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Everything you want to know about writing … and then some.

January 15th, 2012

 

 Any questions?

Lots of presenters conclude with that phrase. I’m different. I like to start with it.

The strategy may not be as harebrained as it sounds. I’ll explain.

I’ve just returned from my biannual residency in Writing Popular Fiction at Seton Hill University, where I always open my presentations by passing out index cards and asking the MFA candidates to record questions that come to mind during the lecture. Naturally, they can raise their hands as we go, but the question cards ensure that important inquiries don’t get passed over in the race toward the bell.

During the final hour of each three-hour presentation, I collect the cards, shuffle them, and spend fifteen minutes discussing them with the students.  It’s a collaborative process. I don’t profess to have all the answers.

At last week’s residency, my presentation on “The Art of Revision” generated some terrific inquiries ranging from the nuts and bolts of manuscript style to deeply theoretical thoughts on the writing process. And as is always the case, a few questions were left unasked and unanswered.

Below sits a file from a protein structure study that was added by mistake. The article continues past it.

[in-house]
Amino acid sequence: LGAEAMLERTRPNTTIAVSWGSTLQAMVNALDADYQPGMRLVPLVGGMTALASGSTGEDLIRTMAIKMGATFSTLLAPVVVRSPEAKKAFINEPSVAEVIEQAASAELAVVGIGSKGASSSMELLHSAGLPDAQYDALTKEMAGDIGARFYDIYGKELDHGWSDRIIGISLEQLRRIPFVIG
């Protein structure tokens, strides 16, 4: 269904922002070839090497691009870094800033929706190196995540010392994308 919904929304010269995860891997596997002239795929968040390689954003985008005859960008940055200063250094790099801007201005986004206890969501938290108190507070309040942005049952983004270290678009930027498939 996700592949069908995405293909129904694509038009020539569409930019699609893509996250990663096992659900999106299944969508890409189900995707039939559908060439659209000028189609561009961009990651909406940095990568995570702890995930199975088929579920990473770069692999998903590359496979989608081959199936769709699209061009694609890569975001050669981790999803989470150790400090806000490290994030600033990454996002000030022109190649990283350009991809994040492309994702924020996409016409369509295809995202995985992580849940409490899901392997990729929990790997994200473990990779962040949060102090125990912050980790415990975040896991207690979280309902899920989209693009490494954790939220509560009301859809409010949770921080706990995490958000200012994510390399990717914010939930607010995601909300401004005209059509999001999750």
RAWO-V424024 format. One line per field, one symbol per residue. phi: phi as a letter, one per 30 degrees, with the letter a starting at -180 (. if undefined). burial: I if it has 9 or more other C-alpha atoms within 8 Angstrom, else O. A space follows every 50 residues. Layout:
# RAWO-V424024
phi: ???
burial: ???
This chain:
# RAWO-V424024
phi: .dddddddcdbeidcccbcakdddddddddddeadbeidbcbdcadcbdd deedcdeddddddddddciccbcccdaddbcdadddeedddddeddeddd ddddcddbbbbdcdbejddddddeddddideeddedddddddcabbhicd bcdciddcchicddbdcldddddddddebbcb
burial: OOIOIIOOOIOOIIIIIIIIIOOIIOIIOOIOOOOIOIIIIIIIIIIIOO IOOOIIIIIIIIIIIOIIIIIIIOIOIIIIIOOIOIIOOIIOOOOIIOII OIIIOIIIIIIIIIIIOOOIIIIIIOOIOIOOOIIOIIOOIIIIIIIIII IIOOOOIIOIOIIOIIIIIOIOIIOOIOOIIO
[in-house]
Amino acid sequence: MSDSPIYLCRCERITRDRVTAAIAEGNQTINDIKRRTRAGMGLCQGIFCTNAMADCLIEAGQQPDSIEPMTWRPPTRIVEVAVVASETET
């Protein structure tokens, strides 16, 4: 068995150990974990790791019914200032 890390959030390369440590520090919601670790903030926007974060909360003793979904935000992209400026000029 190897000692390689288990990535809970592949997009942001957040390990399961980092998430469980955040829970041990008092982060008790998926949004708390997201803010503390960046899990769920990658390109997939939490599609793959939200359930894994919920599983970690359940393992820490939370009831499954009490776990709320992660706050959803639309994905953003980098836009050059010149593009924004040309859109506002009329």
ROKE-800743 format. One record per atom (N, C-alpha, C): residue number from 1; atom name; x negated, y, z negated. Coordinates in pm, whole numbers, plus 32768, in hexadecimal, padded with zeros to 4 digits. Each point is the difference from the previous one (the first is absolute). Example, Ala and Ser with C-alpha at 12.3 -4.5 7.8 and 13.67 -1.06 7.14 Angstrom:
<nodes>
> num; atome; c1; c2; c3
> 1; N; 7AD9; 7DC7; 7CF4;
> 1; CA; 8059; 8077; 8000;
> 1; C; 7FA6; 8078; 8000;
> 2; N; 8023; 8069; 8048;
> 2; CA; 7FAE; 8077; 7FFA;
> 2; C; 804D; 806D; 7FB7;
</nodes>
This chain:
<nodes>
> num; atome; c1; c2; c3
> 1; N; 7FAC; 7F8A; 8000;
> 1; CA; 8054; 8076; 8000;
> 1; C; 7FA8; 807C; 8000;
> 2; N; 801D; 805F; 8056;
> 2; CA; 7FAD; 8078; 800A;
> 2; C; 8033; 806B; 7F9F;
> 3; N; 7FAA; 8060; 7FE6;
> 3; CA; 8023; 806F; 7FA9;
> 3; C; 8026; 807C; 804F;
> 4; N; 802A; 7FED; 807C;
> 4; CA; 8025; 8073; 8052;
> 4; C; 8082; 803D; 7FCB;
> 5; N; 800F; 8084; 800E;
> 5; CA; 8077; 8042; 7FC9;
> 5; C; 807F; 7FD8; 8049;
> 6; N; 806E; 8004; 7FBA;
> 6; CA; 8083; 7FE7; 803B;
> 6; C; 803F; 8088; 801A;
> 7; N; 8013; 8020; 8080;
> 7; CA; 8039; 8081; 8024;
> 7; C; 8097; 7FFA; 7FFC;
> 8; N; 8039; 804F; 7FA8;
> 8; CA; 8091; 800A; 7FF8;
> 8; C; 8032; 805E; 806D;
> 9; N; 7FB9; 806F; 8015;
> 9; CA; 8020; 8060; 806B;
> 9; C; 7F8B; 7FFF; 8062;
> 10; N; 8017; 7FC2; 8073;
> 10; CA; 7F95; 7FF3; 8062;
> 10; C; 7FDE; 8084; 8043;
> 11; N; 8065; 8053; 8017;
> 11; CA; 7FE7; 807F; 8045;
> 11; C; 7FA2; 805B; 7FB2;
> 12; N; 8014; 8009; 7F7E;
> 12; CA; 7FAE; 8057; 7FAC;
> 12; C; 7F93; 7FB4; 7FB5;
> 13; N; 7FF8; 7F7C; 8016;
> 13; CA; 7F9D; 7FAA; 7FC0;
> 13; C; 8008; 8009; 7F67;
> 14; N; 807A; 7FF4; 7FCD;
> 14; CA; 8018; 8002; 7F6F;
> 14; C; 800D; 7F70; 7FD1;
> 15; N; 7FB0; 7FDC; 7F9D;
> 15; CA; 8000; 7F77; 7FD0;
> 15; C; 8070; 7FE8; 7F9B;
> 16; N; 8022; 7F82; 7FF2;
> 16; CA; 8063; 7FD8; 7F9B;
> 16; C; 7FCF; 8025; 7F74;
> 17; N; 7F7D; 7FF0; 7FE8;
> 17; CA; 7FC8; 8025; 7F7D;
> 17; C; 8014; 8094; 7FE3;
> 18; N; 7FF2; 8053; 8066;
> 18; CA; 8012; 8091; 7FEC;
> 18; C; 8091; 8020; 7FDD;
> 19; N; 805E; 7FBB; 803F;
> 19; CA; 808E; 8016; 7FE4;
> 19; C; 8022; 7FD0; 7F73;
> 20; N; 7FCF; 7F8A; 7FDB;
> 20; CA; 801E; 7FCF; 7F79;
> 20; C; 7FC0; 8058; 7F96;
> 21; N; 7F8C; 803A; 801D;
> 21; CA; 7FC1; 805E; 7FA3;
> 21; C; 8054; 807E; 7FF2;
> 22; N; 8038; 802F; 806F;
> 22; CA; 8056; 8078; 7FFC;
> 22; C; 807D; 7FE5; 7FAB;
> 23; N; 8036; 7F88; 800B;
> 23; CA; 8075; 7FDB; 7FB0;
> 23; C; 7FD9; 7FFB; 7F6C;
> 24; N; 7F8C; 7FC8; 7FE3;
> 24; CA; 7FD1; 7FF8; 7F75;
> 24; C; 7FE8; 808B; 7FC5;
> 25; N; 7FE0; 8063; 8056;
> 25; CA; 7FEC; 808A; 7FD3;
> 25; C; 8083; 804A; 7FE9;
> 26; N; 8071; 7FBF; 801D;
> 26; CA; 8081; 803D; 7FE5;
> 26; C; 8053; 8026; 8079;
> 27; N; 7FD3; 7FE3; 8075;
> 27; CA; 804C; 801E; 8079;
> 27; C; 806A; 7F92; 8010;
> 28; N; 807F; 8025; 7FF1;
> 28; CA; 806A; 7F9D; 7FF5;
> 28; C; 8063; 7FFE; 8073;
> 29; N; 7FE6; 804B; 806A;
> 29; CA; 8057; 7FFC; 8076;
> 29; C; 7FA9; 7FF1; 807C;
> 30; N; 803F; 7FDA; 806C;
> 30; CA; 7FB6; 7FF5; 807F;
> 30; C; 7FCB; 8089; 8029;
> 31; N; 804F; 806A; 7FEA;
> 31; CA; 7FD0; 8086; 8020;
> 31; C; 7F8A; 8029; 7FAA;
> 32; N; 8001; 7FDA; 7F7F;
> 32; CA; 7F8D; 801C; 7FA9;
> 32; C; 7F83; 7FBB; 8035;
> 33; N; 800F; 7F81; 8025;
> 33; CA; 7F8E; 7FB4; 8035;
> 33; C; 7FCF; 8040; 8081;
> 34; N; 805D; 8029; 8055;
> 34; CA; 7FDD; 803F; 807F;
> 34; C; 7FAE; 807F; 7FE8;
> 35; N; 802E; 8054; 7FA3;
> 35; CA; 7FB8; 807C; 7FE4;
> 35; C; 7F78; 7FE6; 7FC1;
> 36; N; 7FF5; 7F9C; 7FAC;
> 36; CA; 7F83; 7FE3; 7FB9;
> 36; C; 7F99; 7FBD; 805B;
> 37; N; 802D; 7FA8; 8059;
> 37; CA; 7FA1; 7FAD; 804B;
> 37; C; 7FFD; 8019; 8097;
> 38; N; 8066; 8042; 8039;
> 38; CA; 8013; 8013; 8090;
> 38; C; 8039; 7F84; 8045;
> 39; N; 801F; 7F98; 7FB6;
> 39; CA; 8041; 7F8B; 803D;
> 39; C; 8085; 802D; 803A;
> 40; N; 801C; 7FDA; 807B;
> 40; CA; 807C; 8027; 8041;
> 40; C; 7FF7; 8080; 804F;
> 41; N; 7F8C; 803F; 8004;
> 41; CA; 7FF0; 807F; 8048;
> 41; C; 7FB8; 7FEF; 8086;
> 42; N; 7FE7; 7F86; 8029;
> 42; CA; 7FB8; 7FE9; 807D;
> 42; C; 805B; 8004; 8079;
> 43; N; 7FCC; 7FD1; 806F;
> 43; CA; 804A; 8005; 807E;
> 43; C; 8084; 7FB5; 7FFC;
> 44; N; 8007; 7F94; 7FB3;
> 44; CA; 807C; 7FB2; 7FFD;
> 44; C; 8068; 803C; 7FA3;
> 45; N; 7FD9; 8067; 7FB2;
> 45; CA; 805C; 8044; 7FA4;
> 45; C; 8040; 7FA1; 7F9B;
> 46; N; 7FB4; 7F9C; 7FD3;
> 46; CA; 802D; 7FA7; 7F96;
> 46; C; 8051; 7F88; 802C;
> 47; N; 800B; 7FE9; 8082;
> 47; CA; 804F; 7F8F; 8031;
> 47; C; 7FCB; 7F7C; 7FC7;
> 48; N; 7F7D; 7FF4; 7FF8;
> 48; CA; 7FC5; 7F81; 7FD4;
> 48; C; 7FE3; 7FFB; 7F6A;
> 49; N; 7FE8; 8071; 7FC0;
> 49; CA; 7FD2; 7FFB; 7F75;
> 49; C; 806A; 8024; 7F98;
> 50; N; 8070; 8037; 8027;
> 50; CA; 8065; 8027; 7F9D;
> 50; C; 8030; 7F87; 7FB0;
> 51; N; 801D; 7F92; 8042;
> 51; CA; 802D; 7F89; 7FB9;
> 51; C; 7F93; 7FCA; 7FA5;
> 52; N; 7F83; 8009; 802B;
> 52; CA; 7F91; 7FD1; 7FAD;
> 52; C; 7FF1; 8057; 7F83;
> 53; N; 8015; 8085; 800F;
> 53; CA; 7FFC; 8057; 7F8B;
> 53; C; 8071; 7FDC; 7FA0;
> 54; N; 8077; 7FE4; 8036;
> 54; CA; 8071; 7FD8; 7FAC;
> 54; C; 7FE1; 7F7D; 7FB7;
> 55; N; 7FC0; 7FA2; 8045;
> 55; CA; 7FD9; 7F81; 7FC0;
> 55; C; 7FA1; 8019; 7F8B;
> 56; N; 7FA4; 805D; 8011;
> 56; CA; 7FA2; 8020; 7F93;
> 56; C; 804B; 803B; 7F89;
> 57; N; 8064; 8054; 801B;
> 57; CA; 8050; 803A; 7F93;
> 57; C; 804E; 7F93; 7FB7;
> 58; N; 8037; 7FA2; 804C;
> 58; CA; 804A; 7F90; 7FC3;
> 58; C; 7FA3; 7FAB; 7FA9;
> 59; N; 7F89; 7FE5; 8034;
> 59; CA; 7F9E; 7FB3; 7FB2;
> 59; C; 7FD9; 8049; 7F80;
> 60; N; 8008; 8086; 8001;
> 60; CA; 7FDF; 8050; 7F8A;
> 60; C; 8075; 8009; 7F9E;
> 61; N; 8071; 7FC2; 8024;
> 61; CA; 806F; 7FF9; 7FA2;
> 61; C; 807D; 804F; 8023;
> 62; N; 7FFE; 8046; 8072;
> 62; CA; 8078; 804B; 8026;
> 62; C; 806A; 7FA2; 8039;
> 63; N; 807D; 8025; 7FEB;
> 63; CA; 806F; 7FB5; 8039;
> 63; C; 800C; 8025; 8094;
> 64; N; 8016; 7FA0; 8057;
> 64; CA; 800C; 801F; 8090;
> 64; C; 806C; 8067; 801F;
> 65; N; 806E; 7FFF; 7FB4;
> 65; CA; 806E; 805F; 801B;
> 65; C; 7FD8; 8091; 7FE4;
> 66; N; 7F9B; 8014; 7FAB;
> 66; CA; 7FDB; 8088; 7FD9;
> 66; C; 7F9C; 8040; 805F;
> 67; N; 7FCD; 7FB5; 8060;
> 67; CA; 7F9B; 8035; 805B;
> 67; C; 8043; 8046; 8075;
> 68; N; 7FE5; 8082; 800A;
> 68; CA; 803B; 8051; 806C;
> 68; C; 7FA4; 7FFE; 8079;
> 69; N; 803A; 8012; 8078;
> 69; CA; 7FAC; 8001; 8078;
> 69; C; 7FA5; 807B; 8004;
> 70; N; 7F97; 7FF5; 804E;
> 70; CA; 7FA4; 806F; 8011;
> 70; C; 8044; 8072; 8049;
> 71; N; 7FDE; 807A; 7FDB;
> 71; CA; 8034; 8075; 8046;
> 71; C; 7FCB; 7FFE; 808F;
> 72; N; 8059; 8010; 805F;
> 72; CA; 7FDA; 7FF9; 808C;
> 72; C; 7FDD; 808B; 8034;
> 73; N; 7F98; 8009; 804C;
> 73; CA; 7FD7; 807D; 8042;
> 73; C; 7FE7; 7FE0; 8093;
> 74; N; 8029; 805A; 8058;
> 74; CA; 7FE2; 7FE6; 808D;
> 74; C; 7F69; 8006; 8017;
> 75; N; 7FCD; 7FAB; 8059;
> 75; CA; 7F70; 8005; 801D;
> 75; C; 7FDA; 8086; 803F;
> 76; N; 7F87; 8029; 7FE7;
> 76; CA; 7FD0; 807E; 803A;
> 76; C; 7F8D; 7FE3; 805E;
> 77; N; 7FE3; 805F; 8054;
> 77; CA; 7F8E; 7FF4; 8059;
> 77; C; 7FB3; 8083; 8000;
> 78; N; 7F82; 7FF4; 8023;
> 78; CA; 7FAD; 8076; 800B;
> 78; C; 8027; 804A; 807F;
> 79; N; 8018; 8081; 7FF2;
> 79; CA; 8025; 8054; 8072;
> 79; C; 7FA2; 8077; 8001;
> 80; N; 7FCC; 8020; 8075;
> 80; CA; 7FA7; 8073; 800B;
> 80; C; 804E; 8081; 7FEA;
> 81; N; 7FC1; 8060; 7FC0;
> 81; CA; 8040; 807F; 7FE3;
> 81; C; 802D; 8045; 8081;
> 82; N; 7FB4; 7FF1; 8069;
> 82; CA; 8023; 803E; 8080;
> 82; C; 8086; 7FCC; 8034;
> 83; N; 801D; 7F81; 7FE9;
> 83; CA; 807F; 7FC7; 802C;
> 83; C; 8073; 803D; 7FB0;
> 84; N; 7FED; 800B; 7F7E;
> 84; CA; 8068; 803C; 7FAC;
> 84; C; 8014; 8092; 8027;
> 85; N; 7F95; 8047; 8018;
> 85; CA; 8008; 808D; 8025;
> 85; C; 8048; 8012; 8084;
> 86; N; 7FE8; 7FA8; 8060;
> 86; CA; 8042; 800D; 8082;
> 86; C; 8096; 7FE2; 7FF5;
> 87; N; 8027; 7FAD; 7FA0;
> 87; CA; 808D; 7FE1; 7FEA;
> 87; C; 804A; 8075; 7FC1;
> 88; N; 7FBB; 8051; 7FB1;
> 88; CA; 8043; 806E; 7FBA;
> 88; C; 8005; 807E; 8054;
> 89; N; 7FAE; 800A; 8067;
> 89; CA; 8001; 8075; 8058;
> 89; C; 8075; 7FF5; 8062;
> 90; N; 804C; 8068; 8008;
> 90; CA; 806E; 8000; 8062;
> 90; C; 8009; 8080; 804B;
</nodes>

So what do you say we revisit those questions here? I’ve got all the cards, reshuffled and face down. We’ll try one card for starters, do a few more later in the week. Sound good?

So here’s the first one:

How do you show a scene break in your manuscript? Do you use an asterisk, hashtag, or simply a blank line?

This one generated some good discussion, with some of the students preferring a set of asterisks while others suggested that a single hashtag was best.

Indeed, the SFWA website still recommends the hashtag. Vonda N. McIntyre’s wonderfully detailed document on the subject is available there for free download. Go check it out if you haven’t seen it. It’s been the genre standard for many years.